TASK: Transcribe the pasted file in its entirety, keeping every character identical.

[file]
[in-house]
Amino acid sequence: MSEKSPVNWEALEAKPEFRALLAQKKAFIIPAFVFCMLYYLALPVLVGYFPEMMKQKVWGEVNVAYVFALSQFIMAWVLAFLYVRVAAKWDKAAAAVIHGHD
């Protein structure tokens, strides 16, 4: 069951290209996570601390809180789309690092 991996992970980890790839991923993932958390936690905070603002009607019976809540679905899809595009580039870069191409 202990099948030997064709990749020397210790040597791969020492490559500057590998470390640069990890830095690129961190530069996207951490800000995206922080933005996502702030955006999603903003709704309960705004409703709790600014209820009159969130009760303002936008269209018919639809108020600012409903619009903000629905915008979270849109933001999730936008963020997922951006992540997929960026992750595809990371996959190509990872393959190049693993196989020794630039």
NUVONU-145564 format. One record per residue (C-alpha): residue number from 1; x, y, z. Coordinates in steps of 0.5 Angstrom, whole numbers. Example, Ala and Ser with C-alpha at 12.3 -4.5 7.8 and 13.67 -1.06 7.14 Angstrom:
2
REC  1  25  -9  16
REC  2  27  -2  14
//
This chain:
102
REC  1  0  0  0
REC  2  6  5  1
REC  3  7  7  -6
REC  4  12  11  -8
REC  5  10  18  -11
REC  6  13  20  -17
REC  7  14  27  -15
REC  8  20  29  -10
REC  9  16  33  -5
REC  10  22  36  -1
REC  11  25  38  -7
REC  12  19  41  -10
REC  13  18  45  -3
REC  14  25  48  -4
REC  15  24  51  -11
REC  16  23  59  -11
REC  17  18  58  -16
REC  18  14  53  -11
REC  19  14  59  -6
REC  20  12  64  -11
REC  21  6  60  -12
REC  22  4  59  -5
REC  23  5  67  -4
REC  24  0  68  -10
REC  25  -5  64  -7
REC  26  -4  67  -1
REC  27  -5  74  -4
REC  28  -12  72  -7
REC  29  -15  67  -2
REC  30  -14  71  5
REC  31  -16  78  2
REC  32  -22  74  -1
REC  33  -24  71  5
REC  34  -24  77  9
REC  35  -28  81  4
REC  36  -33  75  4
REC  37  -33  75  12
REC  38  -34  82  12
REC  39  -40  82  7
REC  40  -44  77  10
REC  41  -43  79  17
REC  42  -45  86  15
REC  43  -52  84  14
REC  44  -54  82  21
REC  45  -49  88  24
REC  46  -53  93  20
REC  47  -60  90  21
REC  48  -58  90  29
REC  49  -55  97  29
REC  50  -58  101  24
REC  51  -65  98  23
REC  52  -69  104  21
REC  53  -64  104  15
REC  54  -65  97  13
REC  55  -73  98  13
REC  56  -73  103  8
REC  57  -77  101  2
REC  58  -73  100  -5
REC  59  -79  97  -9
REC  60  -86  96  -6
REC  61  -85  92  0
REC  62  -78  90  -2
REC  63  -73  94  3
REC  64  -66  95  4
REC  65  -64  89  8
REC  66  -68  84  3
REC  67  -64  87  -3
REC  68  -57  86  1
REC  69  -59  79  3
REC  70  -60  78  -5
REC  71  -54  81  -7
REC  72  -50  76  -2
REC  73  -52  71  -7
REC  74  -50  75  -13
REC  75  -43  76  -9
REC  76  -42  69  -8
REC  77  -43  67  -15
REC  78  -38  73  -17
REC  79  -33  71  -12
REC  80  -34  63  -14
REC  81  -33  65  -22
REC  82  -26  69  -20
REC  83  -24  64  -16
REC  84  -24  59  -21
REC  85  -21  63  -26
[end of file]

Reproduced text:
[in-house]
Amino acid sequence: MSEKSPVNWEALEAKPEFRALLAQKKAFIIPAFVFCMLYYLALPVLVGYFPEMMKQKVWGEVNVAYVFALSQFIMAWVLAFLYVRVAAKWDKAAAAVIHGHD
């Protein structure tokens, strides 16, 4: 069951290209996570601390809180789309690092 991996992970980890790839991923993932958390936690905070603002009607019976809540679905899809595009580039870069191409 202990099948030997064709990749020397210790040597791969020492490559500057590998470390640069990890830095690129961190530069996207951490800000995206922080933005996502702030955006999603903003709704309960705004409703709790600014209820009159969130009760303002936008269209018919639809108020600012409903619009903000629905915008979270849109933001999730936008963020997922951006992540997929960026992750595809990371996959190509990872393959190049693993196989020794630039």
NUVONU-145564 format. One record per residue (C-alpha): residue number from 1; x, y, z. Coordinates in steps of 0.5 Angstrom, whole numbers. Example, Ala and Ser with C-alpha at 12.3 -4.5 7.8 and 13.67 -1.06 7.14 Angstrom:
2
REC  1  25  -9  16
REC  2  27  -2  14
//
This chain:
102
REC  1  0  0  0
REC  2  6  5  1
REC  3  7  7  -6
REC  4  12  11  -8
REC  5  10  18  -11
REC  6  13  20  -17
REC  7  14  27  -15
REC  8  20  29  -10
REC  9  16  33  -5
REC  10  22  36  -1
REC  11  25  38  -7
REC  12  19  41  -10
REC  13  18  45  -3
REC  14  25  48  -4
REC  15  24  51  -11
REC  16  23  59  -11
REC  17  18  58  -16
REC  18  14  53  -11
REC  19  14  59  -6
REC  20  12  64  -11
REC  21  6  60  -12
REC  22  4  59  -5
REC  23  5  67  -4
REC  24  0  68  -10
REC  25  -5  64  -7
REC  26  -4  67  -1
REC  27  -5  74  -4
REC  28  -12  72  -7
REC  29  -15  67  -2
REC  30  -14  71  5
REC  31  -16  78  2
REC  32  -22  74  -1
REC  33  -24  71  5
REC  34  -24  77  9
REC  35  -28  81  4
REC  36  -33  75  4
REC  37  -33  75  12
REC  38  -34  82  12
REC  39  -40  82  7
REC  40  -44  77  10
REC  41  -43  79  17
REC  42  -45  86  15
REC  43  -52  84  14
REC  44  -54  82  21
REC  45  -49  88  24
REC  46  -53  93  20
REC  47  -60  90  21
REC  48  -58  90  29
REC  49  -55  97  29
REC  50  -58  101  24
REC  51  -65  98  23
REC  52  -69  104  21
REC  53  -64  104  15
REC  54  -65  97  13
REC  55  -73  98  13
REC  56  -73  103  8
REC  57  -77  101  2
REC  58  -73  100  -5
REC  59  -79  97  -9
REC  60  -86  96  -6
REC  61  -85  92  0
REC  62  -78  90  -2
REC  63  -73  94  3
REC  64  -66  95  4
REC  65  -64  89  8
REC  66  -68  84  3
REC  67  -64  87  -3
REC  68  -57  86  1
REC  69  -59  79  3
REC  70  -60  78  -5
REC  71  -54  81  -7
REC  72  -50  76  -2
REC  73  -52  71  -7
REC  74  -50  75  -13
REC  75  -43  76  -9
REC  76  -42  69  -8
REC  77  -43  67  -15
REC  78  -38  73  -17
REC  79  -33  71  -12
REC  80  -34  63  -14
REC  81  -33  65  -22
REC  82  -26  69  -20
REC  83  -24  64  -16
REC  84  -24  59  -21
REC  85  -21  63  -26